Maximum Weight Limits

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Aircraft Weights
The weight and distribution of items carried in an airplane has tremendous effect on aircraft performance and aerodynamic stability. Before an aircraft can safely commence flight the pilot should consider whether the loading conditions of the airplane are within allowable limits. These limits are established by the aircraft manufacturer and should have been demonstrated to the FAA in order to meet airworthiness certification requirements. If the aircraft is loaded within these limits, it will be stable and controllable during the entire flight envelope. On the other hand, if the aircraft is improperly loaded and a flight would be commenced, safety and performance will be compromised in many ways.

Maximum Weight Limitations
In order to provide safe flight operations, the pilot must maintain the total, or gross, weight of an airplane at or below maximum limits. These maximum weights are primarily established to maintain structural integrity of the airframe up to the limit load factors during all phases of flight. Small, low-powered aircraft are usually restricted by a maximum weight limit specified as maximum certificated weight, maximum gross weight or simply maximum weight. Larger aircraft, however, are restricted by maximum weight limits designated for various stages of flight and ground operations. These weights are commonly referred to as the Maximum Zero Fuel Weight (MZFW), Maximum Ramp Weight, Maximum Take-off Weight (MTOW) and Maximum Landing Weight (MLAW).

Maximum Zero Fuel Weight
Some, and almost all commercial aircraft, have a Maximum Zero Fuel Weight, which is the maximum amount of weight of the aircraft without usable fuel. In order to determine the MZFW, you can simply extract the total amount of usable fuel on board from the aircraft weight. If, for some reason, the actual zero fuel weight is higher than the MZFW, items, other than fuel, must be reduced in order to reduce the total load. The reason why the MZFW is established is to determine the maximum weight that can be carried in the aircraft fuselage. Excessive loading could result into the wings flexing too far upward when generating sufficient lift required to keep the aircraft airborne.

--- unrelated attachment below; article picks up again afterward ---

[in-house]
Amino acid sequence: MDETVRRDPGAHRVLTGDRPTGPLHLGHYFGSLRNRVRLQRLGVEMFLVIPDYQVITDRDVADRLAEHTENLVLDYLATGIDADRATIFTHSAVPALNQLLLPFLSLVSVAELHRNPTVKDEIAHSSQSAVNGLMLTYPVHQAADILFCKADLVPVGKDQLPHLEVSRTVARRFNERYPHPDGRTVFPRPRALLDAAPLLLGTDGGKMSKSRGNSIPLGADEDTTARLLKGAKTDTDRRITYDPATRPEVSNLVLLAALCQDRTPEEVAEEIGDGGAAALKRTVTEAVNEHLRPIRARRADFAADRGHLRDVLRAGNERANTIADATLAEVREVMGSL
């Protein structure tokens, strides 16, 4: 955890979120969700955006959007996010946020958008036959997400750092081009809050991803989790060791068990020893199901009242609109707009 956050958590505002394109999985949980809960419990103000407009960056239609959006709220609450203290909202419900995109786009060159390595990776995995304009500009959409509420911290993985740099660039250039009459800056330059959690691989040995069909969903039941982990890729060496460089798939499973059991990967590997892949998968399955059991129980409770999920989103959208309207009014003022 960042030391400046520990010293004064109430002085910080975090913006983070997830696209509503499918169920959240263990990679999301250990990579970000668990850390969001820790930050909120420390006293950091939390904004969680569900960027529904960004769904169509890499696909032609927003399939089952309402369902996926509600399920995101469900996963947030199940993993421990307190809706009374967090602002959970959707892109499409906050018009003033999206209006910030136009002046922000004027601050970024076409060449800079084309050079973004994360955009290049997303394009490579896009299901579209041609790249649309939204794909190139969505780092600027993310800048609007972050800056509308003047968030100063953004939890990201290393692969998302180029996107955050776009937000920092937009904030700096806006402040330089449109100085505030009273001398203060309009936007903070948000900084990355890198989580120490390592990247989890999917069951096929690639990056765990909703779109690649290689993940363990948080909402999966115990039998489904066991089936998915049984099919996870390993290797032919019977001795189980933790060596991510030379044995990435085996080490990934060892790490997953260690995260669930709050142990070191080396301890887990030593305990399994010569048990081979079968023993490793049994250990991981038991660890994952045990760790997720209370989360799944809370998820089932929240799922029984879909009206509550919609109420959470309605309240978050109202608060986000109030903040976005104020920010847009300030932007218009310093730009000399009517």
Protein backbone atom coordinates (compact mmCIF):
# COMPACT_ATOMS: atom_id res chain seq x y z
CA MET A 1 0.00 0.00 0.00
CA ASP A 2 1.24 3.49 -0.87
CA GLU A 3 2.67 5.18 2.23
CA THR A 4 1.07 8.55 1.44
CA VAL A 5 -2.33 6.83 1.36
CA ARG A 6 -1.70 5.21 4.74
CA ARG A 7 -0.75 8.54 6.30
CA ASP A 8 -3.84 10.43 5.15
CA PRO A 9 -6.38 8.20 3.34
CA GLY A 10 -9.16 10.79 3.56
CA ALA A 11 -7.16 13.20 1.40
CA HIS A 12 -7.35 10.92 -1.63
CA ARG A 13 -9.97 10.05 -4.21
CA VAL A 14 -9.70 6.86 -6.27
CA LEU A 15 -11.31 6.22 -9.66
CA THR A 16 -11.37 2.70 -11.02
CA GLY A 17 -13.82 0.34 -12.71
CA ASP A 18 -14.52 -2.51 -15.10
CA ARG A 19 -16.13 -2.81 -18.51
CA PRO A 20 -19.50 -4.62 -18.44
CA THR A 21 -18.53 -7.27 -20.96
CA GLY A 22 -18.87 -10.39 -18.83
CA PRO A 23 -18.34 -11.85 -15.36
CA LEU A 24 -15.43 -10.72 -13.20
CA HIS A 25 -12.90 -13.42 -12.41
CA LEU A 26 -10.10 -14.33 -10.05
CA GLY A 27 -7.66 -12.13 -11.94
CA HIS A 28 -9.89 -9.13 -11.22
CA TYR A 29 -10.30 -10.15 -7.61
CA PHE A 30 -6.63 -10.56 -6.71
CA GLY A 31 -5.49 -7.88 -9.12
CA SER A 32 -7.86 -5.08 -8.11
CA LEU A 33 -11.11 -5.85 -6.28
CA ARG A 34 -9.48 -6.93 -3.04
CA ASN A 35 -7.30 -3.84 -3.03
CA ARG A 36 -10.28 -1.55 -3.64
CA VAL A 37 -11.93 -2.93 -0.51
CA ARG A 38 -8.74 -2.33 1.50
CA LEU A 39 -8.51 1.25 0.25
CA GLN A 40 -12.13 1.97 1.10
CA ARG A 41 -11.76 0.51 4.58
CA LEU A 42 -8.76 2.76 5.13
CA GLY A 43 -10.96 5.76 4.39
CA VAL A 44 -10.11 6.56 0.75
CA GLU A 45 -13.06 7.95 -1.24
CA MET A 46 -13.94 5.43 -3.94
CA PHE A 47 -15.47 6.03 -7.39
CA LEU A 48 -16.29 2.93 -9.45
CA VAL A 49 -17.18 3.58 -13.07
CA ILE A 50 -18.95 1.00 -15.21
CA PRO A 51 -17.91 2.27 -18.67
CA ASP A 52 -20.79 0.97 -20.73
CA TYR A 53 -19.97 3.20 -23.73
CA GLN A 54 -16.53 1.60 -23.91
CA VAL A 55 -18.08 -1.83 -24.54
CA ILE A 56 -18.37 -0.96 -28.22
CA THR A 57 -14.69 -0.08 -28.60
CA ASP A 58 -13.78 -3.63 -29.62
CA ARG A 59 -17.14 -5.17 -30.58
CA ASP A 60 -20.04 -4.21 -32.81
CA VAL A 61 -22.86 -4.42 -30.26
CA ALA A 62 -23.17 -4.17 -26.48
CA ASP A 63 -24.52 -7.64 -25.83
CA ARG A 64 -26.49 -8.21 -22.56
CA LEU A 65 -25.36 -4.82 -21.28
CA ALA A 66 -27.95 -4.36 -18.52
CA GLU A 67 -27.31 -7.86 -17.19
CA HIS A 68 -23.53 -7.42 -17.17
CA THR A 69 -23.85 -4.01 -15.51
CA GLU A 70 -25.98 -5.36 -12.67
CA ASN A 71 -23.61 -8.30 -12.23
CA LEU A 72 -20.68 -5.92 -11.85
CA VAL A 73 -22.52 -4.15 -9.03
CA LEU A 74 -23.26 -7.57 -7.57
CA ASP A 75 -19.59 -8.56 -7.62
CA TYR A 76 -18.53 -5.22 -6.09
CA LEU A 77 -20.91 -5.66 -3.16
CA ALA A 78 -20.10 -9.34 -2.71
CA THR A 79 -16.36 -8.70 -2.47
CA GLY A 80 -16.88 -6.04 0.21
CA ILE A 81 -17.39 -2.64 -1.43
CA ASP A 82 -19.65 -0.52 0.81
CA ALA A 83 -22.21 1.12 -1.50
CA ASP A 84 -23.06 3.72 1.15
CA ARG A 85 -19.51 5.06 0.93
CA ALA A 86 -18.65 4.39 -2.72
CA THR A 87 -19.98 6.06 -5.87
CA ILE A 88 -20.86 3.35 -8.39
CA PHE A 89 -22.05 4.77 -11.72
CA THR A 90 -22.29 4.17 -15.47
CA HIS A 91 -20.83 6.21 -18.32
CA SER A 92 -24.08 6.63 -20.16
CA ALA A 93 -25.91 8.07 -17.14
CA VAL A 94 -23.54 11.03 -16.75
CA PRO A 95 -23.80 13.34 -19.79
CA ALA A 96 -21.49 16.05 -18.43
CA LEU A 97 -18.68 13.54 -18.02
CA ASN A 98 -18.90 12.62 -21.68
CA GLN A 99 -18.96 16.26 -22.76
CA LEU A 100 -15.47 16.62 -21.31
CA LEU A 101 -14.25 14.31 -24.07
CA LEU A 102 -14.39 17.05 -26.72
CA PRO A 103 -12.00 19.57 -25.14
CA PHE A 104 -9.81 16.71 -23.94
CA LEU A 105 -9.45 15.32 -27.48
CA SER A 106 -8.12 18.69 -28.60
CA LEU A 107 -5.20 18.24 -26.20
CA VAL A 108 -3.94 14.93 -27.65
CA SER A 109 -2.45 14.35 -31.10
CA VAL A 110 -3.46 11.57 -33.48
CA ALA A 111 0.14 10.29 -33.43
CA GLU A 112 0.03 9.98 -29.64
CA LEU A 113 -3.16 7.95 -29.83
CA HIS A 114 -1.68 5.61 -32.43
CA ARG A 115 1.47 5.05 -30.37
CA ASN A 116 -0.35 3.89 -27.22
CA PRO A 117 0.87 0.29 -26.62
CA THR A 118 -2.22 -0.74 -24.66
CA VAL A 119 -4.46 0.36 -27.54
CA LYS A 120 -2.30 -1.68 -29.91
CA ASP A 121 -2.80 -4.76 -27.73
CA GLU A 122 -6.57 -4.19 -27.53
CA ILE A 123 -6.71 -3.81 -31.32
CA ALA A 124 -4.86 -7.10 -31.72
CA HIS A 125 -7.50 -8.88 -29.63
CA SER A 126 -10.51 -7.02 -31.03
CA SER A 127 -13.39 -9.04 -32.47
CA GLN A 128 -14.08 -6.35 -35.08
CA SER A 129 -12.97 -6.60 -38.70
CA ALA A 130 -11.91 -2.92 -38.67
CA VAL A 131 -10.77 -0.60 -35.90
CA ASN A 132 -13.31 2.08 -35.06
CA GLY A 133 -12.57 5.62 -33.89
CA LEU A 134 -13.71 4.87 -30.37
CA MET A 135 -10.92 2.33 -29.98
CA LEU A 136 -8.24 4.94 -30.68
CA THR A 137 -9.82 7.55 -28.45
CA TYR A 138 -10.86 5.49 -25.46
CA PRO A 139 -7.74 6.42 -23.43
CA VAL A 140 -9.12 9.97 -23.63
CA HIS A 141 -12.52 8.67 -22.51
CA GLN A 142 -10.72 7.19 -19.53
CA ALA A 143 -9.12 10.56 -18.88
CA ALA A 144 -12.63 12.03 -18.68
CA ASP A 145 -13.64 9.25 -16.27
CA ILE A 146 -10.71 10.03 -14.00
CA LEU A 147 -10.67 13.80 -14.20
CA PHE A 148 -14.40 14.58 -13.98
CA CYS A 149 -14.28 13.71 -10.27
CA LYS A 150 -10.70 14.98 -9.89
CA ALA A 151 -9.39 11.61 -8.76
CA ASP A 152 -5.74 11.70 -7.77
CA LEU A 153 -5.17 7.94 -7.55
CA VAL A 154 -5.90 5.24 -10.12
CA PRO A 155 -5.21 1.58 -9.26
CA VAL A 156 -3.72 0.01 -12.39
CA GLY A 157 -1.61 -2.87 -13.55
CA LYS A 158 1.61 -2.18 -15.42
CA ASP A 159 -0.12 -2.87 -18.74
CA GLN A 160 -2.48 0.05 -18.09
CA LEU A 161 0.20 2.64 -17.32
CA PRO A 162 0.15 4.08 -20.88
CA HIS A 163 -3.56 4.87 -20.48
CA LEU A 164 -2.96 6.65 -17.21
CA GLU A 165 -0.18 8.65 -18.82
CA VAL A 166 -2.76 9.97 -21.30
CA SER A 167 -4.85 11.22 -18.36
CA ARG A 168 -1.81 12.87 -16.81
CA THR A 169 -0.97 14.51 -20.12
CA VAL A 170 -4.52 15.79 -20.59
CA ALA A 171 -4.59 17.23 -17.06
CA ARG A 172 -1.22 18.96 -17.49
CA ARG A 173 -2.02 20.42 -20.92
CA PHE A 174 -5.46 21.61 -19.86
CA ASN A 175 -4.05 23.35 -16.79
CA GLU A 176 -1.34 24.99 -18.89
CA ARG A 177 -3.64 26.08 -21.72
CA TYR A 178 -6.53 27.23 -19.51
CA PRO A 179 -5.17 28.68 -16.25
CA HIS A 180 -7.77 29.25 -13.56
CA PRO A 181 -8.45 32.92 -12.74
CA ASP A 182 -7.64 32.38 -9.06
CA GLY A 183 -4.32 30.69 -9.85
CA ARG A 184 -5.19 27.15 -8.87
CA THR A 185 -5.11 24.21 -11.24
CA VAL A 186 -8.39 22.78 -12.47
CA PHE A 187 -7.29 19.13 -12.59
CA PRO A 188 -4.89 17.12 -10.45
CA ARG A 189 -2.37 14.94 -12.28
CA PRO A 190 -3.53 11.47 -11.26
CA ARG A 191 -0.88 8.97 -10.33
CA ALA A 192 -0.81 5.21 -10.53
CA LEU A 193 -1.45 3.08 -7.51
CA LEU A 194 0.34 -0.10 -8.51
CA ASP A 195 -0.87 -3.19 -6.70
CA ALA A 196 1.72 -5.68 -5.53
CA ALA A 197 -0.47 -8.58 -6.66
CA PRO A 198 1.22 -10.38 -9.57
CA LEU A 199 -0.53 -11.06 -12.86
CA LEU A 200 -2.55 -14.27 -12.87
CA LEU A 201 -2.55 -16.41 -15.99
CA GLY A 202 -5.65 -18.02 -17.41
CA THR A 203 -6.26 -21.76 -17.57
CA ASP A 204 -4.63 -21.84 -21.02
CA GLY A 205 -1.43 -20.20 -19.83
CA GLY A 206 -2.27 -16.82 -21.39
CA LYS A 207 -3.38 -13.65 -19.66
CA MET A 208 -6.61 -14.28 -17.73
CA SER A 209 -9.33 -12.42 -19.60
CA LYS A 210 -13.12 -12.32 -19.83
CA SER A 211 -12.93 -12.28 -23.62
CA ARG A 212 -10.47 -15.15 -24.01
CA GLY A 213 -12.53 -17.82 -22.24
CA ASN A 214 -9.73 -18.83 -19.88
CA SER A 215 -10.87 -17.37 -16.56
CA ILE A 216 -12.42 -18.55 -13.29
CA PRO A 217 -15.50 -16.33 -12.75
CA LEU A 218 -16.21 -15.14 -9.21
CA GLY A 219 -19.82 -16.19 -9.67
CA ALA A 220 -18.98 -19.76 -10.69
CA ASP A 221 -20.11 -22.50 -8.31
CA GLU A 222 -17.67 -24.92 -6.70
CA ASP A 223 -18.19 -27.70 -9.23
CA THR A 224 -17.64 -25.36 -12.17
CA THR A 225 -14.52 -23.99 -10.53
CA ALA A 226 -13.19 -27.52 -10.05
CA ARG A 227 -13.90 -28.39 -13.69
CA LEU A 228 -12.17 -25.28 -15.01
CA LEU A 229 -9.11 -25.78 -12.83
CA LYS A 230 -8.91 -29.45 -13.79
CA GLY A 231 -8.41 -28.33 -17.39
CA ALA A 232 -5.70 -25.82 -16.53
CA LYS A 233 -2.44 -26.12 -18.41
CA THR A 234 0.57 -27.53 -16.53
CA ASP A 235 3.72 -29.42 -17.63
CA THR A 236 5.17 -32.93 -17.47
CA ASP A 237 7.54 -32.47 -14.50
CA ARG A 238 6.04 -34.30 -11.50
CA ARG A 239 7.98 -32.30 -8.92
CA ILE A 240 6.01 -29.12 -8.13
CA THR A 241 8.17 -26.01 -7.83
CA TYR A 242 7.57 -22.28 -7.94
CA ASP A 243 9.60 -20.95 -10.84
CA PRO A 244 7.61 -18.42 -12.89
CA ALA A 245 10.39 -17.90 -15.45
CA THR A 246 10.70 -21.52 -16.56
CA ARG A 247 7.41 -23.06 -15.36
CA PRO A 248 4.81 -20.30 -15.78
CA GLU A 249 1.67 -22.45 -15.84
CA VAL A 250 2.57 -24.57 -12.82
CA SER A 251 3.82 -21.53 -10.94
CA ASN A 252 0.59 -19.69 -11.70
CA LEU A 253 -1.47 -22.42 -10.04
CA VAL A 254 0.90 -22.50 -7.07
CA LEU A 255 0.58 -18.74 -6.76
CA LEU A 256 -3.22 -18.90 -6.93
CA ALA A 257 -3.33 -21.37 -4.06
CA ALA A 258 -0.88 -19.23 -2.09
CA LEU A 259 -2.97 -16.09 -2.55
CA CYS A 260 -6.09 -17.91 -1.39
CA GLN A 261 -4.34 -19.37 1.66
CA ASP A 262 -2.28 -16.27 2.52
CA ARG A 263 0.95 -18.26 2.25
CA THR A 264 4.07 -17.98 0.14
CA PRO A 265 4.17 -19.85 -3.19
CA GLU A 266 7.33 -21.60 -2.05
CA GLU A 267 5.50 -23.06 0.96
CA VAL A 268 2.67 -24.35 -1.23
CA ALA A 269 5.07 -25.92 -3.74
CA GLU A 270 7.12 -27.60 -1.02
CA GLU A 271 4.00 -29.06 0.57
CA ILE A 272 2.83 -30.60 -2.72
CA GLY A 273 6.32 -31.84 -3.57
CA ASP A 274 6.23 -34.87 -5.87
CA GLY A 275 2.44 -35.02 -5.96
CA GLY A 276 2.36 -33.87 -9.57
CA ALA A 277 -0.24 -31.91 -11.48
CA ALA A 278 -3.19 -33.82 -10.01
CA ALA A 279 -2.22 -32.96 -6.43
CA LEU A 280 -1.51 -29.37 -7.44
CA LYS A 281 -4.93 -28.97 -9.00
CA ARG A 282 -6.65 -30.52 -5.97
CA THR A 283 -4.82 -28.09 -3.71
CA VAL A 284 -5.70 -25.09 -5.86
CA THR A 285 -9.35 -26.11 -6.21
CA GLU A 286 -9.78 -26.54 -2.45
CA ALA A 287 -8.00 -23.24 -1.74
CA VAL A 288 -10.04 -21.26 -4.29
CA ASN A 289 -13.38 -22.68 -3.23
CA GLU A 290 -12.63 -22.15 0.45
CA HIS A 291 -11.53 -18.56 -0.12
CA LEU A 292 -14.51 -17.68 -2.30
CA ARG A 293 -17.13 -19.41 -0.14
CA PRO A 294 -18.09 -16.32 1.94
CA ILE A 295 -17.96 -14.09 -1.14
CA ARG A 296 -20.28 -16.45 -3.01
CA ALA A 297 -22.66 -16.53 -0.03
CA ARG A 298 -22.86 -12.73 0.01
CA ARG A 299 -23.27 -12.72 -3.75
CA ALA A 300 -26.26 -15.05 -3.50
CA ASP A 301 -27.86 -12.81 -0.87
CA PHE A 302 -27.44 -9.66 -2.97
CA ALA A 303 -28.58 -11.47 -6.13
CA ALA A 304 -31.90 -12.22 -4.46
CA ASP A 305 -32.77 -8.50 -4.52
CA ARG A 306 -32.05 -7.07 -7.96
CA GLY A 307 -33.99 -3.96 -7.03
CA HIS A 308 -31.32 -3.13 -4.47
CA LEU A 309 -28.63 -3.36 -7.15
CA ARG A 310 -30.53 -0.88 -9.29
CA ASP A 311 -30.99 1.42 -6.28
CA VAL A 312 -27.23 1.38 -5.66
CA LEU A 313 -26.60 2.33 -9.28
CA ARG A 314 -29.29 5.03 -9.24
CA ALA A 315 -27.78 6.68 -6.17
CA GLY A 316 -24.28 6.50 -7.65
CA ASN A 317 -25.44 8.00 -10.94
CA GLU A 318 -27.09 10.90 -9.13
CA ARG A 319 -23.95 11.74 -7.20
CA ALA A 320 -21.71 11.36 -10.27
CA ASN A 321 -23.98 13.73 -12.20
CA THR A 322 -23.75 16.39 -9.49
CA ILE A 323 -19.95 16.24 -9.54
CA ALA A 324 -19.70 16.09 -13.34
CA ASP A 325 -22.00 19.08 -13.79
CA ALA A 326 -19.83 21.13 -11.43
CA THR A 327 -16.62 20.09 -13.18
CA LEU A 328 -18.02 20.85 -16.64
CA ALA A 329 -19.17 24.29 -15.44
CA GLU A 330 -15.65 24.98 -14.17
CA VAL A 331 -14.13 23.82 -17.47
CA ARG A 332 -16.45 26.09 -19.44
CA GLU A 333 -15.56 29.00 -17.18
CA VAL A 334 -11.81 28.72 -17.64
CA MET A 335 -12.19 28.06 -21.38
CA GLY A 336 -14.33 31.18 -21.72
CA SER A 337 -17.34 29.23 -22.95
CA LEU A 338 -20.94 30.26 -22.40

Maximum Ramp Weight
The Maximum Ramp Weight is specified as the maximum amount the aircraft can weight on the ramp or during taxi. Obviously, this maximum weight is higher than the maximum take-off weight in order to provide an allowance for the amount of fuel used from engine start until the take-off roll (called taxi fuel). In some cases, the manufacturer uses the term Maximum Taxi Weight, however, these terms represent the same limitation.


Actual Ramp/Taxi Wt.
Actual Zero Fuel Weight
+
Block Fuel
=
Actual Ramp/Taxi Weight


Maximum Take-off Weight
The Maximum Take-off Weight is determined as the weight of the aircraft as the brakes are released at the beginning of the runway to start the take-off run. Both for the MTOW and MLAW, the manufacturer determined that the total weight of the aircraft permitted for flight may cause structural damage to the airframe as load limits are exceeded during take-off or landing. It is therefore important to make sure the fuel consumption during flight is sufficient to reduce total weight of the aircraft to the MLAW prior to landing.


Actual Take-off Weight
Actual Ramp/Taxi Weight
-
Taxi Fuel
=
Actual Take-off Weight

Maximum Landing Weight
The Maximum Landing Weight is, as already pointed out earlier, related to the maximum amount the aircraft may weigh at touchdown. This restriction is based on the strength of the landing gear and overall structural fuselage integrity. For weight and balance reasons, the lowest of these four is used to establish the maximum allowable payload.


Actual Landing Weight
Actual Take-off Weight
-
Trip Fuel
=
Actual Landing Weight